Living in Germany, this is my third experience of working in a country where a different language from my native Swedish is used.
I understand some of what I hear and read, but not all. It can cause some misunderstanding. At a tram station I heard regular announcements about something being closed. My understanding was that the station would be closed for a month or so. But I learned finally that the escalators were going to be closed for repair.
In various board meetings I attend, I can understand the big picture but sometimes draw the wrong conclusions. My preconceptions of an issue sometimes turn a yes into a no.
There are messages all around us. It is reasonable to believe that if we understand the language we will also understand the message. However, the problem doesn’t lie so much in making sense of the words, it’s more about catching the meaning.
Rhetoric and propaganda use words to engage our emotions, not to awaken critical thinking. Simple solutions to complex issues are sweet to the ear but often bitter in their relevance to reality.
We all have a responsibility for what we say. In the coffee room at work, in front of the children, from the pulpit or a prime minister’s podium. ‘Let your yes be yes and your no be no.’ But we also have a responsibility for how we listen. And that is my main point in this blog.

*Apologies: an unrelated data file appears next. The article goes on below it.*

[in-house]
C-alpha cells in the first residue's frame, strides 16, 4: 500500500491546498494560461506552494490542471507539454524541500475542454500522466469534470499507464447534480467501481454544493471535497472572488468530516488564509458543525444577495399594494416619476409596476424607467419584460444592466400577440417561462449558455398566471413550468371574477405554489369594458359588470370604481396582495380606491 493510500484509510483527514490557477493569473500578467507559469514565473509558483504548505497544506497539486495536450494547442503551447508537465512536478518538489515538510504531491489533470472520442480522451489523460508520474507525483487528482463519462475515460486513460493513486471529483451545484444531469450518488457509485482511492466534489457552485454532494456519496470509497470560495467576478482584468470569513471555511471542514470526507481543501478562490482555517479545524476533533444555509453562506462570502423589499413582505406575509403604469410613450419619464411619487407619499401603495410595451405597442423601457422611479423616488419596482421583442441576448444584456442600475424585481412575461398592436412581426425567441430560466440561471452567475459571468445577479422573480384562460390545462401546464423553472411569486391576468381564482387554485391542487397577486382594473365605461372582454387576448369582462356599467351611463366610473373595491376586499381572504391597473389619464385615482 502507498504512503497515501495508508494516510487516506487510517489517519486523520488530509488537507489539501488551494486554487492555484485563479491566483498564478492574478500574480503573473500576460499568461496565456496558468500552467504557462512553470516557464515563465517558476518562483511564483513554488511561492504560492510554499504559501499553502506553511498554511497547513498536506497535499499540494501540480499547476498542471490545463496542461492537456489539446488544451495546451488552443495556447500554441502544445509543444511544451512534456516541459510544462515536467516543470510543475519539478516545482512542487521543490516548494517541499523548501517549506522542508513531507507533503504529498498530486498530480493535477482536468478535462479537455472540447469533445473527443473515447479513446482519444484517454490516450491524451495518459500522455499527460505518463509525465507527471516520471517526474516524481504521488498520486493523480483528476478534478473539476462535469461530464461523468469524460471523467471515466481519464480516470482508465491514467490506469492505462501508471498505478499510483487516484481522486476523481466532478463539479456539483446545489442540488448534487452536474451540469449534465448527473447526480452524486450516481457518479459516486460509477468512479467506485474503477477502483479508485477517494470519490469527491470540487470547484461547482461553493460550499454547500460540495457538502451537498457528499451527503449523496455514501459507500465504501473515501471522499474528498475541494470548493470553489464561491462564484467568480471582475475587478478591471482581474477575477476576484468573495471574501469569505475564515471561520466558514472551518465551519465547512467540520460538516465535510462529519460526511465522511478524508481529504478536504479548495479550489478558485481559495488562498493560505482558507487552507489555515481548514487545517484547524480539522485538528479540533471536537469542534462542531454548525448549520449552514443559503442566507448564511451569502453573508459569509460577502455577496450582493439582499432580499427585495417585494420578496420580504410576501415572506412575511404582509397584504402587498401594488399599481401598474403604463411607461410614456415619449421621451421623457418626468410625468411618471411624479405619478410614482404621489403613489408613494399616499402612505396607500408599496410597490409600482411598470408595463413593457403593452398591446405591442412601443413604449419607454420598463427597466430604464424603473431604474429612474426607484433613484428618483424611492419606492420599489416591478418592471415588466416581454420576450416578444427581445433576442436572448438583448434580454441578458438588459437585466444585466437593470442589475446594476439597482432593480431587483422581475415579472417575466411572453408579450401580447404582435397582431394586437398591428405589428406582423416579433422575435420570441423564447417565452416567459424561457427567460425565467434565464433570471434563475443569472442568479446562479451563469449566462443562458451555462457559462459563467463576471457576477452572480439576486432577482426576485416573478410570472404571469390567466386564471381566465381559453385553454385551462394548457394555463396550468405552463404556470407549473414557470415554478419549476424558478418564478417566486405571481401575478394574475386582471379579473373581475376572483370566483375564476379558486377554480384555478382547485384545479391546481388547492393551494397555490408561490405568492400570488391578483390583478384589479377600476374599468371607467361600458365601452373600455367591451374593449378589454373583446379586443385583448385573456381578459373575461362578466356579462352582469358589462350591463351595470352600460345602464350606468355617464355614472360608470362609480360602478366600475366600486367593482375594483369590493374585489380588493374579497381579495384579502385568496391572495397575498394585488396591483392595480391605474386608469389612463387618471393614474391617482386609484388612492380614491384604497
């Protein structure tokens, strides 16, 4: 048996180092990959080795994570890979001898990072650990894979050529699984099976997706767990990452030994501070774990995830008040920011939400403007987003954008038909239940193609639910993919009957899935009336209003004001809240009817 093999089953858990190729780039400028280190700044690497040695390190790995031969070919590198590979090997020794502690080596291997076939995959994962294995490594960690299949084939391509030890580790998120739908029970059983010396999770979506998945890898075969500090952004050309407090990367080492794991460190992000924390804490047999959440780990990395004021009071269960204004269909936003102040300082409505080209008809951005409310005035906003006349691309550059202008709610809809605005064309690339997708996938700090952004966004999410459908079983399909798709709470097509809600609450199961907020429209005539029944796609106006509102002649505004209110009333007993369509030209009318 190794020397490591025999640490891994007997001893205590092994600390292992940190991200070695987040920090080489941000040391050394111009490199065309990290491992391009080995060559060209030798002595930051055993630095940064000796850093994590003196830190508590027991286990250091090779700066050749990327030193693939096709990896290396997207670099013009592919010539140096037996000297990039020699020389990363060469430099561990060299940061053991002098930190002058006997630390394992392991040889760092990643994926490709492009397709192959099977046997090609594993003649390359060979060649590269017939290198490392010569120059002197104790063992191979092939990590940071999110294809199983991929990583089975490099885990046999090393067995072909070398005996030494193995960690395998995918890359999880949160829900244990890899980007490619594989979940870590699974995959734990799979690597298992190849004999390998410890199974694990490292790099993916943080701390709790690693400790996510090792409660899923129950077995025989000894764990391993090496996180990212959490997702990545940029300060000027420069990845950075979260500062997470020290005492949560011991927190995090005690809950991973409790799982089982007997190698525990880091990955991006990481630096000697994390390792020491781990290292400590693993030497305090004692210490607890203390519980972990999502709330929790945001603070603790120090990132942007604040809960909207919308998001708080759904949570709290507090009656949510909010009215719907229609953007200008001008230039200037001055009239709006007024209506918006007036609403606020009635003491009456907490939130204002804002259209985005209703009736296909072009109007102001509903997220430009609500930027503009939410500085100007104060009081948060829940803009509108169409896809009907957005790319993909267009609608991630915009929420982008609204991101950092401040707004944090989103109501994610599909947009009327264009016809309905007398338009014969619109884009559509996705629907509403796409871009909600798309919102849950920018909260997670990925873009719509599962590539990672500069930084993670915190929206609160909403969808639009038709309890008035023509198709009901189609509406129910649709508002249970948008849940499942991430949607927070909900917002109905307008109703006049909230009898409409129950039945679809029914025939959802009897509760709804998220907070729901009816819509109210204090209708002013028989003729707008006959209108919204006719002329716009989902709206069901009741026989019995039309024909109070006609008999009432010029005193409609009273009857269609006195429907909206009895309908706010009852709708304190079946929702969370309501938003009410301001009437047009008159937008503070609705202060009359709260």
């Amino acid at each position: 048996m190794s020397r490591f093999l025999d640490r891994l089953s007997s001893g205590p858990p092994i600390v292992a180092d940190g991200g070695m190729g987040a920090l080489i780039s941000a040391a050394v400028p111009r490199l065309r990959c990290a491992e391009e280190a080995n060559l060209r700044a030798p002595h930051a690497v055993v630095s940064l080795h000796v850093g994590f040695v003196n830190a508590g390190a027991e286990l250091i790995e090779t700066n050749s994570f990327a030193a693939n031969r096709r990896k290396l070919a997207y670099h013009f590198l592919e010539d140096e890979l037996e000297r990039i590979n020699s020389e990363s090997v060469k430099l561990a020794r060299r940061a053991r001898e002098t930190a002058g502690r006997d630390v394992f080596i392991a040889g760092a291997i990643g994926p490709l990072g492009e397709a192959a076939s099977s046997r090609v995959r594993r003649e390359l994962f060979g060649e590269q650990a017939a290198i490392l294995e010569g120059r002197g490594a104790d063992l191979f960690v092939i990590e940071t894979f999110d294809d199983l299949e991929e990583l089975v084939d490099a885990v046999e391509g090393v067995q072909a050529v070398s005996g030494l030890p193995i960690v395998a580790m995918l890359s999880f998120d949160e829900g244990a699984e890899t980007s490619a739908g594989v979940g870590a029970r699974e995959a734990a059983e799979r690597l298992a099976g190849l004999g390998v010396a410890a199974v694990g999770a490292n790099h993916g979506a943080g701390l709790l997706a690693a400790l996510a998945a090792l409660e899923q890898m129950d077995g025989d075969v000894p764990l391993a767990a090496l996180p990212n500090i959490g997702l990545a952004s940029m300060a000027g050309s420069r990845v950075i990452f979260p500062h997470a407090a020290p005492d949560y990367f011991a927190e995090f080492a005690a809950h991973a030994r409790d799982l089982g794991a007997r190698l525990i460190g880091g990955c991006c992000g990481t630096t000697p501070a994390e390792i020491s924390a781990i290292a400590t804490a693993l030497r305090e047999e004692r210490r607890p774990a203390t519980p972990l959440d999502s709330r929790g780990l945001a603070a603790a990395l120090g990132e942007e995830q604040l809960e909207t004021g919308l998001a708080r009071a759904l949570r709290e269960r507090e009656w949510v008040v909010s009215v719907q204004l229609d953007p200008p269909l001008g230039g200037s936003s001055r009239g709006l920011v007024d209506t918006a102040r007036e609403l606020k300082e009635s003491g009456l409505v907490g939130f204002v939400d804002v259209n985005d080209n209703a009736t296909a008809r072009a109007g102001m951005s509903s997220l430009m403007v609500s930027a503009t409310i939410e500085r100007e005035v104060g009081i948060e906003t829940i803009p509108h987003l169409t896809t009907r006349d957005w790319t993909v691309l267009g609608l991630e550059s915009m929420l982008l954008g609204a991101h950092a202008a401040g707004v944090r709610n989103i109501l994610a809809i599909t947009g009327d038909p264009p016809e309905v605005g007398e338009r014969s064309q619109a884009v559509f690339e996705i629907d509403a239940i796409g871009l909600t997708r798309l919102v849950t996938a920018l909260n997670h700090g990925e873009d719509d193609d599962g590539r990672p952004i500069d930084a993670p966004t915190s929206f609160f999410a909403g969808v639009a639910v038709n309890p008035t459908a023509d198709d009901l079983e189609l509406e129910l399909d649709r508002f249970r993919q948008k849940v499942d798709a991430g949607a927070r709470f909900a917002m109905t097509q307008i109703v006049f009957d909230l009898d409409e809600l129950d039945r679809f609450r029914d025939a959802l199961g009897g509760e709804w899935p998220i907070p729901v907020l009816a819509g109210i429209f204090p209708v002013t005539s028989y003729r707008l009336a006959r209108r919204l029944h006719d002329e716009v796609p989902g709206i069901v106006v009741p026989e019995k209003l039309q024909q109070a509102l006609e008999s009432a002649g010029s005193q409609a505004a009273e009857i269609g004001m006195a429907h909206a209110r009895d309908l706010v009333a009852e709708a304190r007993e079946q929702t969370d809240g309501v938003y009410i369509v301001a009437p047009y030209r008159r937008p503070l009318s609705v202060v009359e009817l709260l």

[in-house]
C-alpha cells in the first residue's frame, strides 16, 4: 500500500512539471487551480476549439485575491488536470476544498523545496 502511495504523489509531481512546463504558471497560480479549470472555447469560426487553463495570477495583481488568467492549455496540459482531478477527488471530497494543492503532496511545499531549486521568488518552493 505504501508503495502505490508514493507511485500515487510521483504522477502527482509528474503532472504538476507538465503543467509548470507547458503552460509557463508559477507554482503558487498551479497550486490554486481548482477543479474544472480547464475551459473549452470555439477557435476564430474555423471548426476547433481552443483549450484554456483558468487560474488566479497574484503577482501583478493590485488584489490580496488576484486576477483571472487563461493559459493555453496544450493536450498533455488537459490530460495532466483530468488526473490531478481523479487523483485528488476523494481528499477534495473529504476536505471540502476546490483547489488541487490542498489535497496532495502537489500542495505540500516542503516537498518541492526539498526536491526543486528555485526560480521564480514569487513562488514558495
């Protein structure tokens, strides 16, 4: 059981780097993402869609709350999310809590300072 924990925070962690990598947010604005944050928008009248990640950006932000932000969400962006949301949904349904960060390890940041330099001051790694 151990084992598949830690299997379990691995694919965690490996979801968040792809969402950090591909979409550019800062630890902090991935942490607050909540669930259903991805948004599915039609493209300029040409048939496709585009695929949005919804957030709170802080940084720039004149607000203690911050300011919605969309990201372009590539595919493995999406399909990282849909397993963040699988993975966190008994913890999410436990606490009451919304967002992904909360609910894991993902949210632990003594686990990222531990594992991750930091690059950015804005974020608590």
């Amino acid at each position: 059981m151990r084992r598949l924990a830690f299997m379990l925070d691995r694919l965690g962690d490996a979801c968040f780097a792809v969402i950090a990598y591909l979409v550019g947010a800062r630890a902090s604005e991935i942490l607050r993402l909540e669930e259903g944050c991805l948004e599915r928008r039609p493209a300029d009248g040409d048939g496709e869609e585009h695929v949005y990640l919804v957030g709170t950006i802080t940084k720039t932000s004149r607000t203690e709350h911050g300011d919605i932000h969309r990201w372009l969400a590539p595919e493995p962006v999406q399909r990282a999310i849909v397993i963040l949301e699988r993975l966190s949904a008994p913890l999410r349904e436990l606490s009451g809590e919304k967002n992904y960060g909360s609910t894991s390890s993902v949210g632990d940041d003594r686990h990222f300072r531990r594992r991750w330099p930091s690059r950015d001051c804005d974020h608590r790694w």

If I don’t understand what is said in German, I have to ask. It is my responsibility to be well informed.
Even if we understand the words of a speech, we still have a responsibility to listen closely to what the message really is. Is our understanding, our interpretation of key ‘value words’ the same as the speaker’s? Do we have the same context of reference? Do we mean the same thing by freedom, equality, human value, etc.?
There are, for example, preachers in the world who promise prosperity if you give generously to the church. But most often, the only one who benefits is the preacher himself.
How can we learn to hear, to discern, all that is meant in what is said?
My main help comes from the wisdom and example from God’s word.
Look at the rock the messengers are cut from. Were they previously wolves who now walk around looking like sheep? Are they leaders who have an attitude of loving and serving people in what they do?
A criterion that Jesus often comes back to is that words and actions go hand in hand. Messages that are born out of hate and envy will lead to hate and envy. Messages that grow out of love, respect and dialogue, will create love, respect and dialogue.
Several times Jesus comes back to this theme of hearing and seeing but not yet understanding (e.g., the parable of the sower, where the message can end up in many different contexts). And, on another occasion, Jesus asks his disciples: ‘Do you still not see or understand? Are your hearts hardened? Do you have eyes but fail to see, and ears but fail to hear? (Mark 8:17-18).
In the Book of Revelation, the letters to the churches repeat a statement about how to listen to the message: ‘Whoever has ears, let them hear what the Spirit says.’ Don’t be content with your first emotional impression of the message. Listen to how this fits in with the realities of God’s Kingdom coming to earth.
May we do just that: listen to the spirit behind the words, so we understand both the language and the message of what we see and hear.